A Q&A with founding chair John Rabolt
John Rabolt, founding chair and Karl W. and Renate Böer Professor, played an instrumental role in establishing UD’s materials science and engineering department.
After working for 20 years at IBM Research in San Jose, California, Rabolt was recruited to UD in 1996 and brought his vision of what a 21st century materials science department should look like. With this forward-looking approach, he created a department that focused on interdisciplinary research, avoided traditional materials silos (e.g., metals, ceramics, semiconductors, etc.) and focused its curriculum on modern materials.
Here, Rabolt provides his reflections on 25 years of materials science at UD, what he is most proud of, and how the department is positioned for future success.
Q: You came to UD with the goal of creating a modern materials science department. How did you and other founding members of the department help make that a reality?
Rabolt: When we were initially forming the department in 1998, we did not want to be a traditional material science department where everyone is separated into research silos.
Instead, I and Mary Galvin, who was the first person I hired and is currently the Dean of Sciences at Notre Dame, built the department with interdisciplinary areas. We knew that if we wanted to be a 21st century department, we needed to be interdisciplinary from the start.
When we first started, we had four areas of expertise, and we thought that if we recruited faculty who had a foot in at least 2 areas, it would prevent those silos from forming. Now, the science has evolved into more than 4 areas, and there’s new areas like nanostructures, biomedicine, and photonics, things that we couldn’t have predicted would be major areas 25 years ago.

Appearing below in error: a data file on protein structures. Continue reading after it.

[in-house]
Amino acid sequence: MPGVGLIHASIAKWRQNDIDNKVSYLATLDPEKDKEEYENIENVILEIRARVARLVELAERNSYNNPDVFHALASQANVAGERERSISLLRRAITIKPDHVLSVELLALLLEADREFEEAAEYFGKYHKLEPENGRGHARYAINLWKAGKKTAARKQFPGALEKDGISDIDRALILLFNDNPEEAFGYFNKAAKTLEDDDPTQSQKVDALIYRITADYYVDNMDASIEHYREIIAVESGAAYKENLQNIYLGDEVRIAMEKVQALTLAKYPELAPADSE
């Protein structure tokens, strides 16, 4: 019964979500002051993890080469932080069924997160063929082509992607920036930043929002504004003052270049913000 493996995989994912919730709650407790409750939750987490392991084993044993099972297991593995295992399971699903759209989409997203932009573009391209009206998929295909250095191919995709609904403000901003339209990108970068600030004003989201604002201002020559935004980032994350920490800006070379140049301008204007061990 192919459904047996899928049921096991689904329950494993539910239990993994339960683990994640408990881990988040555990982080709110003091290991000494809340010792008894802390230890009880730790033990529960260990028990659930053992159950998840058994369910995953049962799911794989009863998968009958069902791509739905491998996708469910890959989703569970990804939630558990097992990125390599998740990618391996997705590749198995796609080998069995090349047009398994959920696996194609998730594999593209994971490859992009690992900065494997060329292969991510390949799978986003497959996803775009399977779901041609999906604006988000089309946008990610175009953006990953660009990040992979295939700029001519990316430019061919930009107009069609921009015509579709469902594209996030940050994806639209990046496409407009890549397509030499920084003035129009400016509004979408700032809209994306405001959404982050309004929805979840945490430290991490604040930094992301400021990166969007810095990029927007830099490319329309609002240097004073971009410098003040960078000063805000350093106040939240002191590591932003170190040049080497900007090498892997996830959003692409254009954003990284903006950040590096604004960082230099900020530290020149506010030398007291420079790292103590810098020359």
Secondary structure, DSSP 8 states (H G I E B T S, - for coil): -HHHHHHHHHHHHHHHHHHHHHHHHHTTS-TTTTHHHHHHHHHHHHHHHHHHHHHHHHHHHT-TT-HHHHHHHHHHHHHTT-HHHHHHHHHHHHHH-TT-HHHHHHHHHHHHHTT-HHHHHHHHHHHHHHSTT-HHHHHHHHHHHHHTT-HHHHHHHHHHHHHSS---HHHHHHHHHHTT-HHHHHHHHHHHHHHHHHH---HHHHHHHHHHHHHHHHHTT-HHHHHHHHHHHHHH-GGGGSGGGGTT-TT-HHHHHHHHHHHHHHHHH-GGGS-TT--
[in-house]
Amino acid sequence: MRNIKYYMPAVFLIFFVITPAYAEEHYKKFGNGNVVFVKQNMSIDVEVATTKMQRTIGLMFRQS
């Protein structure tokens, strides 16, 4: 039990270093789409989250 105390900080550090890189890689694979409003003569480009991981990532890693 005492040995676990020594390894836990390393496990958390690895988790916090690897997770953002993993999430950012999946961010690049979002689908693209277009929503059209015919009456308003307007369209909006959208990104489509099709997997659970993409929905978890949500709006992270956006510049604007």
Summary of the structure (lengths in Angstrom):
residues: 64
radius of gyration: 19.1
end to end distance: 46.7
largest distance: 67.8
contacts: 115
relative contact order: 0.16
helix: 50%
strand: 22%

Q: What are the biggest strengths of UD’s materials science & engineering department?
Rabolt: Definitely our culture and our faculty and student leadership potential.
Since we built the department 25 years ago, we’ve only lost two people, which is amazing for any department. And our faculty stay here because of that strong culture: We like each other, we talk to each other, and we just enjoy working together towards common goals.
One of the things I would do when we were first hiring faculty is the “move the desk” test—We’d go through their research expertise, what they were going to need to start a faculty position, what courses would they teach and then I would say ‘We’re a new department, if I came to you on a Friday and said I need you to help me move some desks, would you be okay with that?’ The answers would really tell me a lot about their personality and their commitment to be a “team player.” Surprisingly, some candidates indicated that their research was too important for them to spend time moving desks… They are not faculty in MSEG at UD!
In terms of leadership, our department has a lot of great leaders. In addition to our chairs, we have people leading major research centers: Matthew Doty as the Associate Director of the UD Nanofabrication Facility, Joshua Zide leading the Materials Growth Facility (and also our current chair), and LaShanda Korley as the Director of the Center for Plastics Innovation CPI and Co-Director of the Center for Hybrid, Active, and Responsive Materials, to mention a few.
Overall, as a department Mary and I removed barriers so that our faculty could be as great as they could be, both in terms of leadership as well as in science and engineering.
Q: Talk about what went into developing the courses offered by the department.